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Throughout the 2021-22 academic year, we will be prioritising face to face teaching as part of a blended learning approach that builds on the lessons learned over the course of the Coronavirus pandemic. Teaching will vary between online and on-campus delivery through the year, and you should read guidance from the academic department for details of how this will work for a particular module. You can find out more about the University’s overall response to Coronavirus at: https://warwick.ac.uk/coronavirus.

BS374-12 Modern Approaches to Human Disease

Department
Life Sciences
Level
Undergraduate Level 3
Module leader
Philip Young
Credit value
12
Module duration
10 weeks
Assessment
100% exam
Study location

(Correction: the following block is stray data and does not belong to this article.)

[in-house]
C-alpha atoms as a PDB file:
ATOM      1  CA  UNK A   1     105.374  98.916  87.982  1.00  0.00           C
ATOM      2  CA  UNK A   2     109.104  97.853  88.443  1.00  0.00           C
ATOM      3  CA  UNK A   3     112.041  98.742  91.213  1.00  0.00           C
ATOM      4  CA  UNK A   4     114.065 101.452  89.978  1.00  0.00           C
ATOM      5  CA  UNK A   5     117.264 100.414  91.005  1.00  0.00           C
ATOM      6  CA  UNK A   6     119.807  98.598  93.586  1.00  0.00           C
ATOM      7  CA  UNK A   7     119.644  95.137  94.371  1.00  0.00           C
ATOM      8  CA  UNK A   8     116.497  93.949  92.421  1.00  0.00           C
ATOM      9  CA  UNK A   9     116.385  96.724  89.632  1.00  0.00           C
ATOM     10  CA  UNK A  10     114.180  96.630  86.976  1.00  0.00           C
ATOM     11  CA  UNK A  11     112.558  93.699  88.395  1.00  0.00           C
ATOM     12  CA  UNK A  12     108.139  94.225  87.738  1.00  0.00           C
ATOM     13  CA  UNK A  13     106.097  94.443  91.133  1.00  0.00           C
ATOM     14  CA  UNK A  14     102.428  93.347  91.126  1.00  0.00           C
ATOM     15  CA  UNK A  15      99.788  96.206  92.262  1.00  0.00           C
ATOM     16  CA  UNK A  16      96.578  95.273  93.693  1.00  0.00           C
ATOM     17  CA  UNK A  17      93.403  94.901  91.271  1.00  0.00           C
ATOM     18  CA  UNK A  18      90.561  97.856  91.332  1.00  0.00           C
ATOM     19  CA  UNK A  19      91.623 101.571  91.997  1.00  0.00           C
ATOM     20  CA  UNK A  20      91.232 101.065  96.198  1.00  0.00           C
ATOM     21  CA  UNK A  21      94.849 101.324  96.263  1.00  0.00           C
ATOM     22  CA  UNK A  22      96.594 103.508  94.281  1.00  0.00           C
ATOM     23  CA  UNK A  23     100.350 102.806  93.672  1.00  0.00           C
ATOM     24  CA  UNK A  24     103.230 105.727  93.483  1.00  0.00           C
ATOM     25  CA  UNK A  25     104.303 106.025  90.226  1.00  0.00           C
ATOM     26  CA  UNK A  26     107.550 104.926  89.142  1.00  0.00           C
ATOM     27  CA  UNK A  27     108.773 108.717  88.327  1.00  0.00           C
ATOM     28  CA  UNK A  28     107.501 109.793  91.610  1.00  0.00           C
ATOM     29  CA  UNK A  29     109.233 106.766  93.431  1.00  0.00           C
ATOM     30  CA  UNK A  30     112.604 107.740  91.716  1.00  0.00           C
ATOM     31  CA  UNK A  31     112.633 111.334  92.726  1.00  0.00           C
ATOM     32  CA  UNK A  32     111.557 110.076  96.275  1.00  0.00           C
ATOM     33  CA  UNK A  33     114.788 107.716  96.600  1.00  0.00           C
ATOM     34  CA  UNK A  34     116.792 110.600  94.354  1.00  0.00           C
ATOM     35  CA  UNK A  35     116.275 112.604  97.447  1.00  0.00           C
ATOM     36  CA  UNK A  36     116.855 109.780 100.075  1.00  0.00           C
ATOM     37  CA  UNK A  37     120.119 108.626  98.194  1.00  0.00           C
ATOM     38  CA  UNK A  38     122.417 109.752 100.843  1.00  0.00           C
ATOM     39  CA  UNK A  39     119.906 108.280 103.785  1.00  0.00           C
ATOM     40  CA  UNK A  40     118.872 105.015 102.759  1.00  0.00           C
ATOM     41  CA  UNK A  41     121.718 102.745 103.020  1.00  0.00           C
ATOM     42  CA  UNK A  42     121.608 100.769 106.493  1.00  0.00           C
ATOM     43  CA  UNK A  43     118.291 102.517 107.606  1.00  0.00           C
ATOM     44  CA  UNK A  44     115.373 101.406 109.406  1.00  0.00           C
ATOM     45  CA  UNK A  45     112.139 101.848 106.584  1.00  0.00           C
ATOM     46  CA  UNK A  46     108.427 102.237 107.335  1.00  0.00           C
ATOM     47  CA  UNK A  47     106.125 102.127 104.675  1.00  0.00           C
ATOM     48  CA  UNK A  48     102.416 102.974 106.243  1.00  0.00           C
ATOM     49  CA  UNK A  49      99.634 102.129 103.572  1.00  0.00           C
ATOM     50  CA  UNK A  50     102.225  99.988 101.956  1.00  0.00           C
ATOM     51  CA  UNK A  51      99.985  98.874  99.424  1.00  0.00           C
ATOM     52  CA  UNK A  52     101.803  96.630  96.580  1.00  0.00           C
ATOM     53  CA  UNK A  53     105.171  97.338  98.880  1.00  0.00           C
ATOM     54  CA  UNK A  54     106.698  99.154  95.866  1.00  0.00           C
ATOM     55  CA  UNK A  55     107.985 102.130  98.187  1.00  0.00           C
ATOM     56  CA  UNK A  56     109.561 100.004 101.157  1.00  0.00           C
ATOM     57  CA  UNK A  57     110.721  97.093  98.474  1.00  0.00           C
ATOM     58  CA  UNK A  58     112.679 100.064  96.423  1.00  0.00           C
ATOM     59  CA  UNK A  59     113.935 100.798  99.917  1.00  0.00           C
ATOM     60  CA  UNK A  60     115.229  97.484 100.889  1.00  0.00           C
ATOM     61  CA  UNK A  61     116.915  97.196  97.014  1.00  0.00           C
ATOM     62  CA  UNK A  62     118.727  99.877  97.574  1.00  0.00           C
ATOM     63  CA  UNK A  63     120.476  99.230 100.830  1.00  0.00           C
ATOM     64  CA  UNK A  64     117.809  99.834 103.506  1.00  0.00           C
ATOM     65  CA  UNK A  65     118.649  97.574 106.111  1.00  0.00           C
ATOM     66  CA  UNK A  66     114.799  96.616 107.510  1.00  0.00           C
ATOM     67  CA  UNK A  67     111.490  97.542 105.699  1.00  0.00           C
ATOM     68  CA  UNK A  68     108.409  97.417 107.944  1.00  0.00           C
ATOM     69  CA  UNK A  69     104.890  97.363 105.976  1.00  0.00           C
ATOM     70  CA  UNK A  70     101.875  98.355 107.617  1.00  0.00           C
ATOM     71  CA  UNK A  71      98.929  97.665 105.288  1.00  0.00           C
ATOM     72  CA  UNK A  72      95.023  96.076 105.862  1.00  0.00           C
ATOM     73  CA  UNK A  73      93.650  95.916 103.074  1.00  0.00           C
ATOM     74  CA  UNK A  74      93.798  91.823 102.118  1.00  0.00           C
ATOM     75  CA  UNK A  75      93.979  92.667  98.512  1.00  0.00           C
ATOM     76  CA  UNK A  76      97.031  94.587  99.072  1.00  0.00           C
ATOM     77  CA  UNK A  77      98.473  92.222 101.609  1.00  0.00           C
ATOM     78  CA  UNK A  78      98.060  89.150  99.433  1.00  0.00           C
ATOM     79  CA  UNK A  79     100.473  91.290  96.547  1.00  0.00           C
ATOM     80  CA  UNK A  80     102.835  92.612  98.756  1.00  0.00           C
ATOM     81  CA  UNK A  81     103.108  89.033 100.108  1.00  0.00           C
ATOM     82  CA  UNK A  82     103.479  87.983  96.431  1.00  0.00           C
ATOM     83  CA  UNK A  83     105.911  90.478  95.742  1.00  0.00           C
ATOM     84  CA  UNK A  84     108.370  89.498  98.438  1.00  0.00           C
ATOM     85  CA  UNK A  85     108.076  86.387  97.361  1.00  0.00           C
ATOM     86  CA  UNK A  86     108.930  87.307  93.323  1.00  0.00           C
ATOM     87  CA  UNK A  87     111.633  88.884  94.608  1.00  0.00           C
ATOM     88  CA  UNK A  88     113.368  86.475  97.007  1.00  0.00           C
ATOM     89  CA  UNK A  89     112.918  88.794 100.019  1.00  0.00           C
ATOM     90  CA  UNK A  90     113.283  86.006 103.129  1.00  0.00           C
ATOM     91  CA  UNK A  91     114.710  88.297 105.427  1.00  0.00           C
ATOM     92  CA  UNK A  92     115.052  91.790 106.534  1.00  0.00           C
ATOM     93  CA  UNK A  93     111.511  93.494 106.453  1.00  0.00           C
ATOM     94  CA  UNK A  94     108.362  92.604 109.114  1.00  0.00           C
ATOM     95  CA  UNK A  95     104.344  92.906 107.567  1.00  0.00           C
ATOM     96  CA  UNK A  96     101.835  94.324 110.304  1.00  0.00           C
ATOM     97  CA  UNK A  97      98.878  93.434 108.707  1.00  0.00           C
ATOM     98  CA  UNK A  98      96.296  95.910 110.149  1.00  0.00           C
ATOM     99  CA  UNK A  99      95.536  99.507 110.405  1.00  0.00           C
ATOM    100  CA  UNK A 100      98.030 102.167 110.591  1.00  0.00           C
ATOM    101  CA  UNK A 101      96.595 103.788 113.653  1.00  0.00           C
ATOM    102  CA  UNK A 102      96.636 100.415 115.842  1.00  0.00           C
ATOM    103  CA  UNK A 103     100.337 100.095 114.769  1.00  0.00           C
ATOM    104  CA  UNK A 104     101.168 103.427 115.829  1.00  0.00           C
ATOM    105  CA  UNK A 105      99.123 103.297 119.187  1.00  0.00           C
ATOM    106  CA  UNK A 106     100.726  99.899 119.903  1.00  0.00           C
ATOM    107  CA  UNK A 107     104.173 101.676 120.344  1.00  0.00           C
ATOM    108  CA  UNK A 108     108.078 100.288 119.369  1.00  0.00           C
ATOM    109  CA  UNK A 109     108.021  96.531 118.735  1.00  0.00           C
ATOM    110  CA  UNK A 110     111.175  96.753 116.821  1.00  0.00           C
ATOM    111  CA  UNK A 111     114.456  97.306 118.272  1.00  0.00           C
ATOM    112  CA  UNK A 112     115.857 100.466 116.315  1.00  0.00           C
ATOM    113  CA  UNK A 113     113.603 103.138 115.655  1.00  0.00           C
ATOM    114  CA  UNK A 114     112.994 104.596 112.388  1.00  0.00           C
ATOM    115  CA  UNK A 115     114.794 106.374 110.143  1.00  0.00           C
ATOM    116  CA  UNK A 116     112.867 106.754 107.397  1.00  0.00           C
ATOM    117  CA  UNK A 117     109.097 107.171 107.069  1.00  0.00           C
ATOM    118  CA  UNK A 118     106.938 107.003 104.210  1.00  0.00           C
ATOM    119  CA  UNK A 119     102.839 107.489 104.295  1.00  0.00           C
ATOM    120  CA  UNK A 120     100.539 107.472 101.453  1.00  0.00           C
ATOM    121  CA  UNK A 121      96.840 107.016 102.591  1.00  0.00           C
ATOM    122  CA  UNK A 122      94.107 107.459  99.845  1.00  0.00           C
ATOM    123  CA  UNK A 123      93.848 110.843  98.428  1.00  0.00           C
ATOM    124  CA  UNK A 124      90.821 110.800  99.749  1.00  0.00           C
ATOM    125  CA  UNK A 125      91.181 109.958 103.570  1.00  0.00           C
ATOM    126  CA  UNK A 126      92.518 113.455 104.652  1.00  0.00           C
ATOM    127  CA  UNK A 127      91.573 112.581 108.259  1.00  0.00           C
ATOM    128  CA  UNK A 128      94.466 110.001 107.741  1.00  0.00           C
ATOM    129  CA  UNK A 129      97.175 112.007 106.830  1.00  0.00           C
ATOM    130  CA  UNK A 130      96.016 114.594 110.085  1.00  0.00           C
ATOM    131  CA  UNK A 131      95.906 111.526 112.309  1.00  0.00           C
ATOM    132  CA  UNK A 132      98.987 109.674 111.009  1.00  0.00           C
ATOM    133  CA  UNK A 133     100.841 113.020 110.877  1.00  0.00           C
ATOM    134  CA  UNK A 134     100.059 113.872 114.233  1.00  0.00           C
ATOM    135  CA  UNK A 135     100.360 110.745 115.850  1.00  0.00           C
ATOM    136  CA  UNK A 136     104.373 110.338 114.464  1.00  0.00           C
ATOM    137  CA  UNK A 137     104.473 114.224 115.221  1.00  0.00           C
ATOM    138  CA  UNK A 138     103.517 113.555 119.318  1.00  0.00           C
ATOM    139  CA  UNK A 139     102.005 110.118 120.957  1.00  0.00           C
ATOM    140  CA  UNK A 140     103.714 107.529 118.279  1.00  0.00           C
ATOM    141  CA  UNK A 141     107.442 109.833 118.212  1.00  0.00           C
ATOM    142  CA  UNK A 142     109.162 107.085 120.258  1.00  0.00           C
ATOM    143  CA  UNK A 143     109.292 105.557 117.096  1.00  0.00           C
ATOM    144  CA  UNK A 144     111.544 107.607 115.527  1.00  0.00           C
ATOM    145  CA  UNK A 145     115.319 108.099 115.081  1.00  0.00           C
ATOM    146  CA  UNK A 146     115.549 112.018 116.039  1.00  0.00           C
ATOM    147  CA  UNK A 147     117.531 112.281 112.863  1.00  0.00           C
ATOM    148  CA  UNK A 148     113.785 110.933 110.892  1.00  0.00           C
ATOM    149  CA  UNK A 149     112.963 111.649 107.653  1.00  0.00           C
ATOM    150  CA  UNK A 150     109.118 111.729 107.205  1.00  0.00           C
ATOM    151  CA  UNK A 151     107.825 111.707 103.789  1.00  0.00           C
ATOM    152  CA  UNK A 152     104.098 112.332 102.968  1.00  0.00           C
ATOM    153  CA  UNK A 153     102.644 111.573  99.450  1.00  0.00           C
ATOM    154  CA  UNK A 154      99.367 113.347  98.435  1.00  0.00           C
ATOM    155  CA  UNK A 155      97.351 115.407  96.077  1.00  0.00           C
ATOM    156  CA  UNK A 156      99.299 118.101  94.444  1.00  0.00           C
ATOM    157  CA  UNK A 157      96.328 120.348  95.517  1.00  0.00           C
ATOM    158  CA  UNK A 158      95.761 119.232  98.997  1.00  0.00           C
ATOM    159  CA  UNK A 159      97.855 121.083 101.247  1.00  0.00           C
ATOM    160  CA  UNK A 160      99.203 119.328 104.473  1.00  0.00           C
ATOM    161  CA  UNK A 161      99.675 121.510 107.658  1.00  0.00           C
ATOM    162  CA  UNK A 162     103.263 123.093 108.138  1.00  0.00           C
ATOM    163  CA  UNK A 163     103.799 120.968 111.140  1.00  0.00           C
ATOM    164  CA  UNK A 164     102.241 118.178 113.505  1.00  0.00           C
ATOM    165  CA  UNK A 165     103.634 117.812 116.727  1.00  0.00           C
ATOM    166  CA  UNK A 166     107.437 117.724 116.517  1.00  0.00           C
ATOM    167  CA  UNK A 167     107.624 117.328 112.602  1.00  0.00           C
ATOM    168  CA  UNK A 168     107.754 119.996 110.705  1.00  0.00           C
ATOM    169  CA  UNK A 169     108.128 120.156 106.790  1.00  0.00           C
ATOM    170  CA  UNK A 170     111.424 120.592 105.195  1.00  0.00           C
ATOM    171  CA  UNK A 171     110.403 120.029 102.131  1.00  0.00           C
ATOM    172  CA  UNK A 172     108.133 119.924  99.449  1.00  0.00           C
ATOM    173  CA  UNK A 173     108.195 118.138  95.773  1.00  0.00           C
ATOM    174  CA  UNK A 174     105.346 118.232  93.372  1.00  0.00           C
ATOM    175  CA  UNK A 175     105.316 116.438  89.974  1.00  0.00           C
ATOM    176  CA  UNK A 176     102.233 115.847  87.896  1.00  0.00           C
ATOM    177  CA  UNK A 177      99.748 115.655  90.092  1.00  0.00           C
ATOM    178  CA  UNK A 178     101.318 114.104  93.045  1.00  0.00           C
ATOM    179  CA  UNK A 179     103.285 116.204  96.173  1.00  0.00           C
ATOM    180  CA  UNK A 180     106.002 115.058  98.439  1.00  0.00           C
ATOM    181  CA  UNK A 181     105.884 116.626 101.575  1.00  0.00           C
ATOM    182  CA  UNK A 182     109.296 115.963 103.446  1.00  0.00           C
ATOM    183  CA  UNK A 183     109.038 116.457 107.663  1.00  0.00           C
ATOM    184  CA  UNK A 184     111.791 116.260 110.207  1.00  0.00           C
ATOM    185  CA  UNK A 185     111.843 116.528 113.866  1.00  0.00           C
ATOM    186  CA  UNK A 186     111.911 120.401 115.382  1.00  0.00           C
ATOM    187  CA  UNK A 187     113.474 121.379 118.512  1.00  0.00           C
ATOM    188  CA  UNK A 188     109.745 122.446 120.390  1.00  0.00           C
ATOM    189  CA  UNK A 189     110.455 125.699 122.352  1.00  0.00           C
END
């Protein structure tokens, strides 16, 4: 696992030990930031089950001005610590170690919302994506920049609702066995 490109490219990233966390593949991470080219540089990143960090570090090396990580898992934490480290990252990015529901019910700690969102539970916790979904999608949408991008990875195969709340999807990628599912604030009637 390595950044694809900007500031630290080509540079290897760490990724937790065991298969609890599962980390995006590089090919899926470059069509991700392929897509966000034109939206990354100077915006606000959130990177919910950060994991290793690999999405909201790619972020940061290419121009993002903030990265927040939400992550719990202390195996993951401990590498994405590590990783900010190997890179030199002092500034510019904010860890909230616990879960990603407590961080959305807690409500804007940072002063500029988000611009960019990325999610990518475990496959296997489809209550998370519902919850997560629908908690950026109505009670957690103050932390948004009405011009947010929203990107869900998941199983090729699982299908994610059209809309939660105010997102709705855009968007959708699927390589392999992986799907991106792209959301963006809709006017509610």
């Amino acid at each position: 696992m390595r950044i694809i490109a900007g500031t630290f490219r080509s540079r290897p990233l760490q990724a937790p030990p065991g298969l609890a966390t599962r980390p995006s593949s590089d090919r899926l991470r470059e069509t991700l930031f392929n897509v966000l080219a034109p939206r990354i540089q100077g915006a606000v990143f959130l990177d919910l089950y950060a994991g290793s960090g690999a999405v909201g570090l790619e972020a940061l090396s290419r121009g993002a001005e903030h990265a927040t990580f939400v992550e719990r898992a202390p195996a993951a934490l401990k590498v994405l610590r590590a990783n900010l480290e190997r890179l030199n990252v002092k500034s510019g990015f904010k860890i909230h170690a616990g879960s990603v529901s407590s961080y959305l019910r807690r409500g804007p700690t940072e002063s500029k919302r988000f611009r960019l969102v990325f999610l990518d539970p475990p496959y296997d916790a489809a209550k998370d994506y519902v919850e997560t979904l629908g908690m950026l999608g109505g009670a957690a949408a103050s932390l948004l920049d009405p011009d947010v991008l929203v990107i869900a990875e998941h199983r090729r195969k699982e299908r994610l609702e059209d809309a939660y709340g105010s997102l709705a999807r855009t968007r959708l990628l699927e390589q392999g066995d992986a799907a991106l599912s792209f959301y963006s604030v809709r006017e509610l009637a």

University of Warwick main campus, Coventry
Introductory description

The module cannot provide exhaustive coverage of these medical specialties: these will be used to exemplify the importance of evidence and ethics in medicine. However, to provide the appropriate context, there will be accounts of the nature of the disorders of these systems and how they are dealt with.

The module will be introduced by lectures on the concepts of evidence-based medicine and medical ethics.

What do we mean by "evidence-based medicine"?

The concept of evidence-based medicine has developed over the last few years as a means of formalising decisions concerning health care. The most important tools are the randomised controlled trial, in which two alternative treatments are compared in an objective manner, and the systematic review, in which all the evidence (e.g. derived from trials) relating to a clinical issue is assessed in an objective manner to allow a definitive conclusion on the issue. Go to the Cochrane Library to read more on evidence-based medicine and to view systematic reviews.